, Volume 32, Issue 1, pp 55-60

Does Quality of Marital Sex Decline with Duration?

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Abstract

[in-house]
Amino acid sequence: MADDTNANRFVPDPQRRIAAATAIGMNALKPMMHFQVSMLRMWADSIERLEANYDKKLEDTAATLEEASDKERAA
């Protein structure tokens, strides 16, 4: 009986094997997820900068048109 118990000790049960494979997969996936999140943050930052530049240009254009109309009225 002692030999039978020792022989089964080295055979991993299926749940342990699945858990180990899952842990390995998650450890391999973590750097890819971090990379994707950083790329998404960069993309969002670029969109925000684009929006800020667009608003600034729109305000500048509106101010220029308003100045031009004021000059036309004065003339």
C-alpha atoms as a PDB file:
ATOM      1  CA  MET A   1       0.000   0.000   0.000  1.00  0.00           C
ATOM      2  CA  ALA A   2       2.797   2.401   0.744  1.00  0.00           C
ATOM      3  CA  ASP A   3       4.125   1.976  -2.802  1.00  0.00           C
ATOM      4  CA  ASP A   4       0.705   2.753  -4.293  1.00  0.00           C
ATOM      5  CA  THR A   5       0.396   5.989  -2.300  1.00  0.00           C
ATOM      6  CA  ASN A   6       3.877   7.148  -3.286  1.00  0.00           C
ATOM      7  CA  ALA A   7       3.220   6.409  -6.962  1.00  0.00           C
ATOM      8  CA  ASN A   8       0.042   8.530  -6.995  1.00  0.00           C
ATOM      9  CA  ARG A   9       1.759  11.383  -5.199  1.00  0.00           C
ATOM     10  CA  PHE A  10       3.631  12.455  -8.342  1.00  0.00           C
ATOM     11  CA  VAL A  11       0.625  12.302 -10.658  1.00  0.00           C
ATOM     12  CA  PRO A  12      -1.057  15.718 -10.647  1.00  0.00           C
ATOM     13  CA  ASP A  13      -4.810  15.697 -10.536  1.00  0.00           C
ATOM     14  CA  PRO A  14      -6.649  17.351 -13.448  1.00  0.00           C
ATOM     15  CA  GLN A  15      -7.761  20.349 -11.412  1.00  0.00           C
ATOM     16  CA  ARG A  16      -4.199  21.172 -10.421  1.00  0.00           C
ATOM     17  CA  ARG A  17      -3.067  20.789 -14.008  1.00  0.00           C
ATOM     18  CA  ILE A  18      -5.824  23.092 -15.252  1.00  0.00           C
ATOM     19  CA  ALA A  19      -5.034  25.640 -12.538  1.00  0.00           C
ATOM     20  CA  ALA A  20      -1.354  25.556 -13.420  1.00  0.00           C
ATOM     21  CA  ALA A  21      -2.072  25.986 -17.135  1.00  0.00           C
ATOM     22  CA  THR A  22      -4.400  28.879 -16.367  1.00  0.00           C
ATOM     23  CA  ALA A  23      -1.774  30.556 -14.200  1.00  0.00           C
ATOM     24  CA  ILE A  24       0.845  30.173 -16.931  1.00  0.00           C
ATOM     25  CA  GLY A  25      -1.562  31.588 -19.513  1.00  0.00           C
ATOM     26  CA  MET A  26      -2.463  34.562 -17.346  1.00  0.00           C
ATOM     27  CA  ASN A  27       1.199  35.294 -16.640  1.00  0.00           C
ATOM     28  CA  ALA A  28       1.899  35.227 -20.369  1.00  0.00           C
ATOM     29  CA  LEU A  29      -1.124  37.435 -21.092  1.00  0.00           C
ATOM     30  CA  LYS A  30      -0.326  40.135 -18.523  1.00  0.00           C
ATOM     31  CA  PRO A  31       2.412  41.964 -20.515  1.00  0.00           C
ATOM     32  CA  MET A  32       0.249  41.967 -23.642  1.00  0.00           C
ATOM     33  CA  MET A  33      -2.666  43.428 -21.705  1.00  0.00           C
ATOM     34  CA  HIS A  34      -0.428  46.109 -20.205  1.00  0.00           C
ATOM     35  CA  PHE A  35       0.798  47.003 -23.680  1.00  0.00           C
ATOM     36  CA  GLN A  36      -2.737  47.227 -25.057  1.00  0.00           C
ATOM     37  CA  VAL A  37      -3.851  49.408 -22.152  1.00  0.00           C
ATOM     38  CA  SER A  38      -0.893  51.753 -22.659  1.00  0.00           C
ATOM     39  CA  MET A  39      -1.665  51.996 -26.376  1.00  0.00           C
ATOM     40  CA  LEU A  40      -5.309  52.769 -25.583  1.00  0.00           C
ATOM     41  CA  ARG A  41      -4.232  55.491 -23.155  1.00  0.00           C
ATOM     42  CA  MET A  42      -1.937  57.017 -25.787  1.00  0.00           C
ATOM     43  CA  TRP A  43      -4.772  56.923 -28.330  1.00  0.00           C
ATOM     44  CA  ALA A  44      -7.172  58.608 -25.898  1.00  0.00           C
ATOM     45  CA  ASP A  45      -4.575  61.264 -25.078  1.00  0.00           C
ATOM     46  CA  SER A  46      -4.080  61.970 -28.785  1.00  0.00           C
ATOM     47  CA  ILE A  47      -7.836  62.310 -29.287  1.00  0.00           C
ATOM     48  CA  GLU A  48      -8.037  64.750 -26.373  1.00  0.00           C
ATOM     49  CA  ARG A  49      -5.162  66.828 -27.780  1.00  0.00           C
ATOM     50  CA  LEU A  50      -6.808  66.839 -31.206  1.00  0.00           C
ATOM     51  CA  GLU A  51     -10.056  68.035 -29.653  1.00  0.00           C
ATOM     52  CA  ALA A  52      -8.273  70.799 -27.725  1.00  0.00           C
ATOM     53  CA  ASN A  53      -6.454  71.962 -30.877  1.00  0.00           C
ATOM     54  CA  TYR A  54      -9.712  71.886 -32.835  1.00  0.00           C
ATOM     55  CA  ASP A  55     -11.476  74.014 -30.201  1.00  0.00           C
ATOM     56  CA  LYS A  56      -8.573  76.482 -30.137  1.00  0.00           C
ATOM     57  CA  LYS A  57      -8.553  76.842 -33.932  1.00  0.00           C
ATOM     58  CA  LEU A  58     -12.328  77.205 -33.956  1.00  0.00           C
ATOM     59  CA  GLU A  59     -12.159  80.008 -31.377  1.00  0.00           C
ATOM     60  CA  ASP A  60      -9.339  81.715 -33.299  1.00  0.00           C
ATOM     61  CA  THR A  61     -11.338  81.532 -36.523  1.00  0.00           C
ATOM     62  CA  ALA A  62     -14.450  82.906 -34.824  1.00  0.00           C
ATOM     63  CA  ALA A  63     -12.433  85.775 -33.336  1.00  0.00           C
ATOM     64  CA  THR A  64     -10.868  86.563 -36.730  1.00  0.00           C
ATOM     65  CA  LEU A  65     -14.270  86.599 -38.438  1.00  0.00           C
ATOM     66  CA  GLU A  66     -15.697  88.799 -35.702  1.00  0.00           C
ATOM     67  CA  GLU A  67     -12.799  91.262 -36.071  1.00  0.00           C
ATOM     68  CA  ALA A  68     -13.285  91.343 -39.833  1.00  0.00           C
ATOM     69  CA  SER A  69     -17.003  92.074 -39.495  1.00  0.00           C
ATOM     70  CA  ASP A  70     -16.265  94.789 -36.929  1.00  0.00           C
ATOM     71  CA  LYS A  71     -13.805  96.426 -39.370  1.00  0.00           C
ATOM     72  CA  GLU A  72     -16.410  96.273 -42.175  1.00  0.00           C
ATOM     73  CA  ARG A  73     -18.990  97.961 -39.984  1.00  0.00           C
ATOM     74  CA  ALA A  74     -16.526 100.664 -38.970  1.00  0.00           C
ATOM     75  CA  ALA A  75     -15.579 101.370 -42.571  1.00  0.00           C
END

Does the quality of marital sex increase or decrease with marital duration? Previous research assumes that it decreases; however, there is no empirical evidence of declining quality of marital sex with duration in the literature. This study theoretically and empirically examines how the quality of marital sex changes with duration. Theoretically, two effects may influence the change of quality of marital sex: the effect of diminishing marginal utility (the marginal utility of consuming a good or service diminishes as the consumption of that good or service increases) and the effect of the investment in the marriage-specific human capital (including the “partner specific” skills that enhance the enjoyment of marital sex and the knowledge about the spouse's sexual preferences, desires, and habits). The quality of marital sex could either increase or decrease depending on which effect is dominant. The multivariate analysis of the National Health and Social Life Survey data shows that marital duration has a small and negative effect on the quality of marital sex. The gender difference in the quality of marital sex is discussed.